Still, Cunningham’s constituents didn’t want to publicize their plans too widely. So after the initial recruiting push, the real organizing moved to closed groups, encrypted chats, and a password-protected Zoom call. Volunteers game-planned where to stash water and fire extinguishers, and picked places to set up floodlights. “We’d seen white supremacists in the neighborhood on previous nights, and we just didn’t want them to have any idea what our strategy was,” said Nate Pentz, a realtor who has lived in North Minneapolis with his wife for 10 years. “Because there was a good chance we weren’t going to have a ton of support from the National Guard if shit went down.”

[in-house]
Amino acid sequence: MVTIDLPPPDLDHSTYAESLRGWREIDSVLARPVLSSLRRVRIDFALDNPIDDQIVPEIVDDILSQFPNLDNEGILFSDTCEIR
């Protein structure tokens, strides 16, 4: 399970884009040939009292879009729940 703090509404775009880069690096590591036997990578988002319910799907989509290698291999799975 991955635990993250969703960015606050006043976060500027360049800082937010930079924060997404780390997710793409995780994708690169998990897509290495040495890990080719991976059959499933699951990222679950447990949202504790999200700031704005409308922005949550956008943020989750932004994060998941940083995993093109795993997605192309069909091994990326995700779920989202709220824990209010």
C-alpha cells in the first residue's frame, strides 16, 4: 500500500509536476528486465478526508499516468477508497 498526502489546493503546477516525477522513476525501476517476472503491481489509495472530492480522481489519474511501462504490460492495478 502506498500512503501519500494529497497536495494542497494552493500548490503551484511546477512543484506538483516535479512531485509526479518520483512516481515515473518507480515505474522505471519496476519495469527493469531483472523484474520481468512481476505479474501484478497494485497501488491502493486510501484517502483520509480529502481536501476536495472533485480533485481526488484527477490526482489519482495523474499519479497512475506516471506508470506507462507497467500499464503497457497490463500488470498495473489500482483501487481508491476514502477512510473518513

The Pentzes live in the Camden area, near where a young black man named Jamar Clark was killed by police in 2015. They signed up to sit watch over the corner of 47th Street and N. Lyndale, home to Firebox Deli, a BBQ joint, a Cuban takeout spot, and a Dairy Queen. As the sun started to go down, they set up chairs in the parking lot. They were joined by neighbors and a few other folks they’d not met before, a mix of white and black and LBGTQ Northside residents. They drank coffee and listened to Whitney Houston and Lady Gaga, a diva playlist left over from Pentz’s last birthday. At 12:30, Vong Wang, one of the owners of Firebox Deli, arrived to say thank-you with brisket sandwiches and macaroni and cheese. They stayed until 5 am, relieved to only see a few things that they reported to Minneapolis police, mostly cars without plates driving erratically. And unlike during the previous two nights, this time squad cars responded.